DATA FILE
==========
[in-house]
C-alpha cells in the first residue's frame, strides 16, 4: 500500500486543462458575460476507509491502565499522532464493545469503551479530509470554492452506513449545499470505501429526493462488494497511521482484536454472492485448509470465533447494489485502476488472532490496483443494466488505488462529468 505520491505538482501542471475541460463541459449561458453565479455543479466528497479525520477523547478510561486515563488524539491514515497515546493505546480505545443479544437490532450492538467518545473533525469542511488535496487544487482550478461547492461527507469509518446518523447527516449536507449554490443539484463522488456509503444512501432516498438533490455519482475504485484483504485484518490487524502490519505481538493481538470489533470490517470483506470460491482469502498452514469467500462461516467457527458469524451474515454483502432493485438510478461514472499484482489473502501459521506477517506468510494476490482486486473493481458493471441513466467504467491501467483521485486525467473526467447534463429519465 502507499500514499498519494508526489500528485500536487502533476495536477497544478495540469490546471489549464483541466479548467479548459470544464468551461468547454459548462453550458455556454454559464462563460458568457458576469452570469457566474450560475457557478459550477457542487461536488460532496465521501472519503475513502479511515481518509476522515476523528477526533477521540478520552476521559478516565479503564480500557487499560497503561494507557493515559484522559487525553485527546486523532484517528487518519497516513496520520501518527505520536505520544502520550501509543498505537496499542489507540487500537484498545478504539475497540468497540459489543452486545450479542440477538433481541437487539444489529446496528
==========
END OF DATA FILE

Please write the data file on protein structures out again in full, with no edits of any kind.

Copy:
[in-house]
C-alpha cells in the first residue's frame, strides 16, 4: 500500500486543462458575460476507509491502565499522532464493545469503551479530509470554492452506513449545499470505501429526493462488494497511521482484536454472492485448509470465533447494489485502476488472532490496483443494466488505488462529468 505520491505538482501542471475541460463541459449561458453565479455543479466528497479525520477523547478510561486515563488524539491514515497515546493505546480505545443479544437490532450492538467518545473533525469542511488535496487544487482550478461547492461527507469509518446518523447527516449536507449554490443539484463522488456509503444512501432516498438533490455519482475504485484483504485484518490487524502490519505481538493481538470489533470490517470483506470460491482469502498452514469467500462461516467457527458469524451474515454483502432493485438510478461514472499484482489473502501459521506477517506468510494476490482486486473493481458493471441513466467504467491501467483521485486525467473526467447534463429519465 502507499500514499498519494508526489500528485500536487502533476495536477497544478495540469490546471489549464483541466479548467479548459470544464468551461468547454459548462453550458455556454454559464462563460458568457458576469452570469457566474450560475457557478459550477457542487461536488460532496465521501472519503475513502479511515481518509476522515476523528477526533477521540478520552476521559478516565479503564480500557487499560497503561494507557493515559484522559487525553485527546486523532484517528487518519497516513496520520501518527505520536505520544502520550501509543498505537496499542489507540487500537484498545478504539475497540468497540459489543452486545450479542440477538433481541437487539444489529446496528